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In discussions with other auctioneers, topics such as “tie bids,” “reopening the bid,” and “who’s on or not,” usually arise when discussing bid calling.

Typically someone will mention that, “My ringman had a bid,” or “My ringman was on,” in regard to where the bid was and who was in or out.

I would agree that the ringman’s bidder (the bidder the ringman is indicating he has in) can be in, or out. I also agree that ringman can be “on” in the sense that their bidder is the one actually, “on.” Yet, there is one aspect of ringman taking bids which is perilous — ringman accepting bids.

We submit here:

  • When an auctioneer is bid calling, he opens the auction and invites the bidders to make him an offer. When an offer is made, the response is normally acceptance — so long as it is a higher offer than previously accepted, and doesn’t contain adverse conditions.
  • Primal contract law dictates that the only one who can accept an offer at an auction is the one who invited the offer and the one to whom the offer is extended — the auctioneer.
  • The auctioneer alone has a client/agent relationship with his seller, and thus the clerks, cashiers, ringman or other staff have no authority to actually accept bids; the auctioneer is the only person who can accept offers from bidders.
  • What ringman do is relay, or communicate bids to the auctioneer, and communicate with bidders as to who the auctioneer has in or out.

Where this issue is most discussed is when an auctioneer will say that he had a bidder (say bidder # 171) and the ringman had another bidder (say bidder # 97). Some describe this situation as a tie bid, because two bidders are, “on;” however, there is only one bidder on — the bidder the auctioneer has (bidder # 171) and the other bidder (# 97 and all other bidders) are out.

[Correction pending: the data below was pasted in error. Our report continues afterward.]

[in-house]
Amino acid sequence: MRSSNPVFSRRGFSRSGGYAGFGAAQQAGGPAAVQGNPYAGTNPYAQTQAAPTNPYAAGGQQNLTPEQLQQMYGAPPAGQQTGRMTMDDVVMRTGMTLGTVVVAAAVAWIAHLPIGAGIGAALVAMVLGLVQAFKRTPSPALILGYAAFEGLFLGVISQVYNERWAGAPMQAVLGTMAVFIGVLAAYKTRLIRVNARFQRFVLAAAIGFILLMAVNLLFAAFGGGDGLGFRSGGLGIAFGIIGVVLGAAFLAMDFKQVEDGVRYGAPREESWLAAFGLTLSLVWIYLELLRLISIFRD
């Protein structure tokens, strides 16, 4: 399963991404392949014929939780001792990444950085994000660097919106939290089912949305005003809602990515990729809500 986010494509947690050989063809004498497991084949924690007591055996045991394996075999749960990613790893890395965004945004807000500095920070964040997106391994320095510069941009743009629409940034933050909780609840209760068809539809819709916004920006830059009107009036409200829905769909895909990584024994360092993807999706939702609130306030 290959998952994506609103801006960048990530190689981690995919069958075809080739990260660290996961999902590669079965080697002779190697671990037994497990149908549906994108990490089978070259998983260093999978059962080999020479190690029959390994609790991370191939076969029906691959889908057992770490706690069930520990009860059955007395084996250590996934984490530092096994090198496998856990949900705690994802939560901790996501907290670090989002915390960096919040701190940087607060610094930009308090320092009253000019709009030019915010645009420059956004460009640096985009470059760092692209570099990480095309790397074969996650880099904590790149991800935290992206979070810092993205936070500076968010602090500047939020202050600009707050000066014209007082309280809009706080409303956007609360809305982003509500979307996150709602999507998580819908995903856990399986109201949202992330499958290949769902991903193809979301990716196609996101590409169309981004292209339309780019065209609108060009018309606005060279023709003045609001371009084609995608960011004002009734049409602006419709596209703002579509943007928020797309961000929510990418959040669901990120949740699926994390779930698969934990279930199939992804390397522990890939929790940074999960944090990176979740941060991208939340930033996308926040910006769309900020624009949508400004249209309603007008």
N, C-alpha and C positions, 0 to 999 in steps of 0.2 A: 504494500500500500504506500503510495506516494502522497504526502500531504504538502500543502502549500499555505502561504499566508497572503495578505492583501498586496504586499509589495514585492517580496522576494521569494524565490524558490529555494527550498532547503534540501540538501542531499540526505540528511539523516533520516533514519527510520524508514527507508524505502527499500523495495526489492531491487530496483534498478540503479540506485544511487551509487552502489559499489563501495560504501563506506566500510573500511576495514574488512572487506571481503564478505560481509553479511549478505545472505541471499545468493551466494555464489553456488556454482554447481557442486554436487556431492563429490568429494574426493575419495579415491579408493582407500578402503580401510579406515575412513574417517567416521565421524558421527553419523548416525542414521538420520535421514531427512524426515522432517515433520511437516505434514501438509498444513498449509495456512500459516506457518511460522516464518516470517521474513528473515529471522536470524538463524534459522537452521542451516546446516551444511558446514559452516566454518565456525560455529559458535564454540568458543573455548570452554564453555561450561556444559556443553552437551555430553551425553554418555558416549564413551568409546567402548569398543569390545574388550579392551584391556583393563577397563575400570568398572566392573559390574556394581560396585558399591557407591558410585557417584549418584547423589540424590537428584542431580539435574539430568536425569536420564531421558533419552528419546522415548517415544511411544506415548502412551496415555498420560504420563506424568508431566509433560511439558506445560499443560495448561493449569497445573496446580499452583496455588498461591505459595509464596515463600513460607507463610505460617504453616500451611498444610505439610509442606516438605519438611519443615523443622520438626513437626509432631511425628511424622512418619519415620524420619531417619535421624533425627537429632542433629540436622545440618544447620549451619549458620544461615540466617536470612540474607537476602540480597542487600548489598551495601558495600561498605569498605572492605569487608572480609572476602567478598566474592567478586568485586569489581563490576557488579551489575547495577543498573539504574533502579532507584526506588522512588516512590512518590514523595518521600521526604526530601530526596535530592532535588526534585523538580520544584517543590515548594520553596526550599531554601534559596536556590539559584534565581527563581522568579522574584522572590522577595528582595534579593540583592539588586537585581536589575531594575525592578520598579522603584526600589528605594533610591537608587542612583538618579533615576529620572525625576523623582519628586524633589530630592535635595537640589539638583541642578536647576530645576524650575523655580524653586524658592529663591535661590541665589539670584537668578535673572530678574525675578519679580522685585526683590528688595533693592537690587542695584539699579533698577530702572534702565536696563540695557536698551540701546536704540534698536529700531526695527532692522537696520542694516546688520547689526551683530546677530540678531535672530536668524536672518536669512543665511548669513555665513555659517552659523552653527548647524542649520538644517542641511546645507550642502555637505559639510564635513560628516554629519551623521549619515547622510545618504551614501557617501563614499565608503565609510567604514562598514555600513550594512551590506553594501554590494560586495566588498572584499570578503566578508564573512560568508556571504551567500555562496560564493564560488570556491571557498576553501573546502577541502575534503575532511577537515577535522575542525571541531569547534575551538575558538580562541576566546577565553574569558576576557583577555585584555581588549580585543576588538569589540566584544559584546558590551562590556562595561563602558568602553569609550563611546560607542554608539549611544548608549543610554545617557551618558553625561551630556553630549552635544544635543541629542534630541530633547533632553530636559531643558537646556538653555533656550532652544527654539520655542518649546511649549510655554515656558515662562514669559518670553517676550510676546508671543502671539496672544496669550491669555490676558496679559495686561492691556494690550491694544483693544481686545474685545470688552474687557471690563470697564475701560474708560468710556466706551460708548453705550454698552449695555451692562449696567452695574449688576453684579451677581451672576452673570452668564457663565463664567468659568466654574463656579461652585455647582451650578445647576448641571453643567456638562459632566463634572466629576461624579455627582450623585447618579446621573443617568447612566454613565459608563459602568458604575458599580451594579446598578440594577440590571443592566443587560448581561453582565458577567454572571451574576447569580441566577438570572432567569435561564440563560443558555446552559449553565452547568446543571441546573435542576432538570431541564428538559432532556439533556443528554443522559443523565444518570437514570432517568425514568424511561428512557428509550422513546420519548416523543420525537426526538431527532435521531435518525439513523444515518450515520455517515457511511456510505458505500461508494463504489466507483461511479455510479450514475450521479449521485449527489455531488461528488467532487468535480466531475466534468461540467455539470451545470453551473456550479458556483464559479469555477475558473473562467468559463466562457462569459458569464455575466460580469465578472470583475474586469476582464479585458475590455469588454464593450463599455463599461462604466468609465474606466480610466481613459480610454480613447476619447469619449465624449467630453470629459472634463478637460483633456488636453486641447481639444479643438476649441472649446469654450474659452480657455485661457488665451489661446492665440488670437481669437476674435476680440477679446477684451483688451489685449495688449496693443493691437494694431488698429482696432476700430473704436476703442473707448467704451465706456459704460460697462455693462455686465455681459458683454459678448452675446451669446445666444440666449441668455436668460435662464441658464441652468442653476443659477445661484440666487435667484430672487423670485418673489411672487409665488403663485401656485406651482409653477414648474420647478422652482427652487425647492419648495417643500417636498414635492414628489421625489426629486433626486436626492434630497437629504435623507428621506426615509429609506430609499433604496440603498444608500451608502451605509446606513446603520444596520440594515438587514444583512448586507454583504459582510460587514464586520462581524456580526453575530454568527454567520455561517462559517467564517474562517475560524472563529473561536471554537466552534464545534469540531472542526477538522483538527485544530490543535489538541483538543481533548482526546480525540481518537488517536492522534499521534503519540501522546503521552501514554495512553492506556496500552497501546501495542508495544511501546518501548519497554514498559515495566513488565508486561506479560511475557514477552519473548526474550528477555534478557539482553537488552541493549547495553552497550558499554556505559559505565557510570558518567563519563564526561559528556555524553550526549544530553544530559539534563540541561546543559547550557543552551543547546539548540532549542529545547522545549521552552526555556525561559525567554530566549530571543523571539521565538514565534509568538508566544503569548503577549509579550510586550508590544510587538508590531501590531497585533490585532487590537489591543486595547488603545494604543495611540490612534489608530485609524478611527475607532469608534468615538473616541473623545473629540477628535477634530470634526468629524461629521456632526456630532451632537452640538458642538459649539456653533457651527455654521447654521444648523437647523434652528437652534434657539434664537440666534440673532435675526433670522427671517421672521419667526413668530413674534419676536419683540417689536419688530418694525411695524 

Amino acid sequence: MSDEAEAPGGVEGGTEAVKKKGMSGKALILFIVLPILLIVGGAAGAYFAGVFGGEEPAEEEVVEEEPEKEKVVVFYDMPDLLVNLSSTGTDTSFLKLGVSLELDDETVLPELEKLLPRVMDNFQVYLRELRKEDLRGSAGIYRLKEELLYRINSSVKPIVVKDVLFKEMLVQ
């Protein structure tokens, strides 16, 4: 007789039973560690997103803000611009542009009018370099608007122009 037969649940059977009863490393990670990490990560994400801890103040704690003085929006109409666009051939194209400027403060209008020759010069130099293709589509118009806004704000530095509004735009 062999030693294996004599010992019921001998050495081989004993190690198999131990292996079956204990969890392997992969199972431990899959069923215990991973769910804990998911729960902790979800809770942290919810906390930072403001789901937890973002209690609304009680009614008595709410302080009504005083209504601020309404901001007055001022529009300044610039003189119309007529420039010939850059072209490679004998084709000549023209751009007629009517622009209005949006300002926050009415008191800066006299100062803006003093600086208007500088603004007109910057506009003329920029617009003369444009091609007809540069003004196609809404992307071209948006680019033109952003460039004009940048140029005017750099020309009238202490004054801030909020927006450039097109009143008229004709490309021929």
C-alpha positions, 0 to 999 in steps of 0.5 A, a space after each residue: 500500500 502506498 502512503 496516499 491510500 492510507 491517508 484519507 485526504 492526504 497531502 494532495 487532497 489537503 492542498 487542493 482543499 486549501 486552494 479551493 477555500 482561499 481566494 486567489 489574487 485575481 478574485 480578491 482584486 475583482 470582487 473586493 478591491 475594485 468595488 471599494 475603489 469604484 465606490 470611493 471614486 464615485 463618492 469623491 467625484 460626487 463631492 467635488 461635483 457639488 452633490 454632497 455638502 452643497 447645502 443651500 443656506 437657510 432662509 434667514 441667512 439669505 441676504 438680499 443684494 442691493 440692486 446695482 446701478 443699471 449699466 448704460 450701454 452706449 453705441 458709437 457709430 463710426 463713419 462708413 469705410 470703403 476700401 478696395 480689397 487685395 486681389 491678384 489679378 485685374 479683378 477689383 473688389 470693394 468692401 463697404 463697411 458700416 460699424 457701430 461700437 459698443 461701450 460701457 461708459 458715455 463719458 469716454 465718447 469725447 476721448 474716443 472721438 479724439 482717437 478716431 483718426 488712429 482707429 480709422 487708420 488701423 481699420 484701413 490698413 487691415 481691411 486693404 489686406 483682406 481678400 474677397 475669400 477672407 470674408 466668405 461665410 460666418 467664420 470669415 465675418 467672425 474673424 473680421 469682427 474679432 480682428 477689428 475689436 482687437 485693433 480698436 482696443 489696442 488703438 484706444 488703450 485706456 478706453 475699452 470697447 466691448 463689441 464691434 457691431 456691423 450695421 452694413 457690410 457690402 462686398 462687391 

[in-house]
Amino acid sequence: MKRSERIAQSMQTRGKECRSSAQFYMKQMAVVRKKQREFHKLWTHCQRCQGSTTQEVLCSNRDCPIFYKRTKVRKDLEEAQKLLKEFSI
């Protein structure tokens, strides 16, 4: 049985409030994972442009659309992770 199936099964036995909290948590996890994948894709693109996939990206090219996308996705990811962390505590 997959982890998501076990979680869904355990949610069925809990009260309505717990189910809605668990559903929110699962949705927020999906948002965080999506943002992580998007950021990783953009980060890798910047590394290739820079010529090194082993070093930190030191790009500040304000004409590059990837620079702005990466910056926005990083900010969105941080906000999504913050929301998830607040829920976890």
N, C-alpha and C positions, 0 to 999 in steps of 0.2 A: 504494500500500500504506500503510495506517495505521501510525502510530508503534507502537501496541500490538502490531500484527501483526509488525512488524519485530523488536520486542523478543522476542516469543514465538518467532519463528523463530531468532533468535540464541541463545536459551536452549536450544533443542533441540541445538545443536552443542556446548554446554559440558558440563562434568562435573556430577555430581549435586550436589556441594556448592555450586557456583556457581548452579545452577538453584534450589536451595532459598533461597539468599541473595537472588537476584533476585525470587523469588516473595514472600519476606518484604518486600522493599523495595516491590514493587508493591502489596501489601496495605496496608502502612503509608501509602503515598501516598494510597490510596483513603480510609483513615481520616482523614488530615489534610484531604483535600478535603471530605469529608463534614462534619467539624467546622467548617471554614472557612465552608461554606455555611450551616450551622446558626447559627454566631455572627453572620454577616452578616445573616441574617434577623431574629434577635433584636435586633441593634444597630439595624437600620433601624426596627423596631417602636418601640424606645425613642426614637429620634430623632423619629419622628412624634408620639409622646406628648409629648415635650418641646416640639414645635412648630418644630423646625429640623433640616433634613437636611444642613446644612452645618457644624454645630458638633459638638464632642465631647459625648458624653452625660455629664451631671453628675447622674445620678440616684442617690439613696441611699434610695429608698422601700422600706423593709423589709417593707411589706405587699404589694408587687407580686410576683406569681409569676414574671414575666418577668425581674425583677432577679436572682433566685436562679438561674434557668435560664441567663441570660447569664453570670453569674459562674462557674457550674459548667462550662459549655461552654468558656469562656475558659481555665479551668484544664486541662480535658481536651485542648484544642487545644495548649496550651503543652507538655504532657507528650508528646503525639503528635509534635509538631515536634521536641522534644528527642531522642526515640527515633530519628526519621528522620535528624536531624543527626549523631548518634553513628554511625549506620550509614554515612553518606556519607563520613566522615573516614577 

If a bidder asks a ringman, “Do you have me?” the question should be thought of as, “Does the auctioneer have me in as the high bidder?” and not whether or not the ringman has him — as it matters not if the ringman thinks he is in, tells him he is in, indicates he is in … unless the auctioneer has him, “in.”

There are some auctions where the auctioneer conducting the bid calling doesn’t see (or can’t see) any of the actual bidding. In such events, the ringman are critical components of the auction, as they relay all the bids to the auctioneer.

Given the auctioneer actually sees no bids or bidders, the auctioneer will say that he “Has Gary’s man,” if Gary is the ringman and has a bidder, or “I’m with Roger” if Roger is the ringman with a bidder.

In these cases, the auctioneer will defer to the ringman to tell him who is “in” or “out” and who, ultimately, is the buyer. Yet, even in these situations, the ringman are still merely relaying (communicating) the bid to the auctioneer, and the auctioneer is accepting the actual bid.

Good communication between the auctioneer and ringman is critical.

Auctioneers and ringman use certain words and hand signals to tell each other if the ringman’s bidder is in or out, and who’s in or out. Ringman will yell and hand signal to the auctioneer when they see a bid, and the auctioneer must advise the ringman if that bid is accepted — or not, because another like bid was accepted instead.

Steve Proffitt, attorney and auctioneer noted:

    The auctioneer ought to always be in charge of the auction, and the ring people should communicate bids back to him, not have the authority to accept bids. The only bids accepted ought to be those taken by the auctioneer himself.

We agree.

Mike Brandly, Auctioneer, CAI, AARE has been an auctioneer and certified appraiser for over 30 years. His company’s auctions are located at: Mike Brandly, Auctioneer, Keller Williams Auctions and Goodwill Columbus Car Auction. His Facebook page is: www.facebook.com/mbauctioneer. He serves as Adjunct Faculty at Columbus State Community College and is Executive Director of The Ohio Auction School.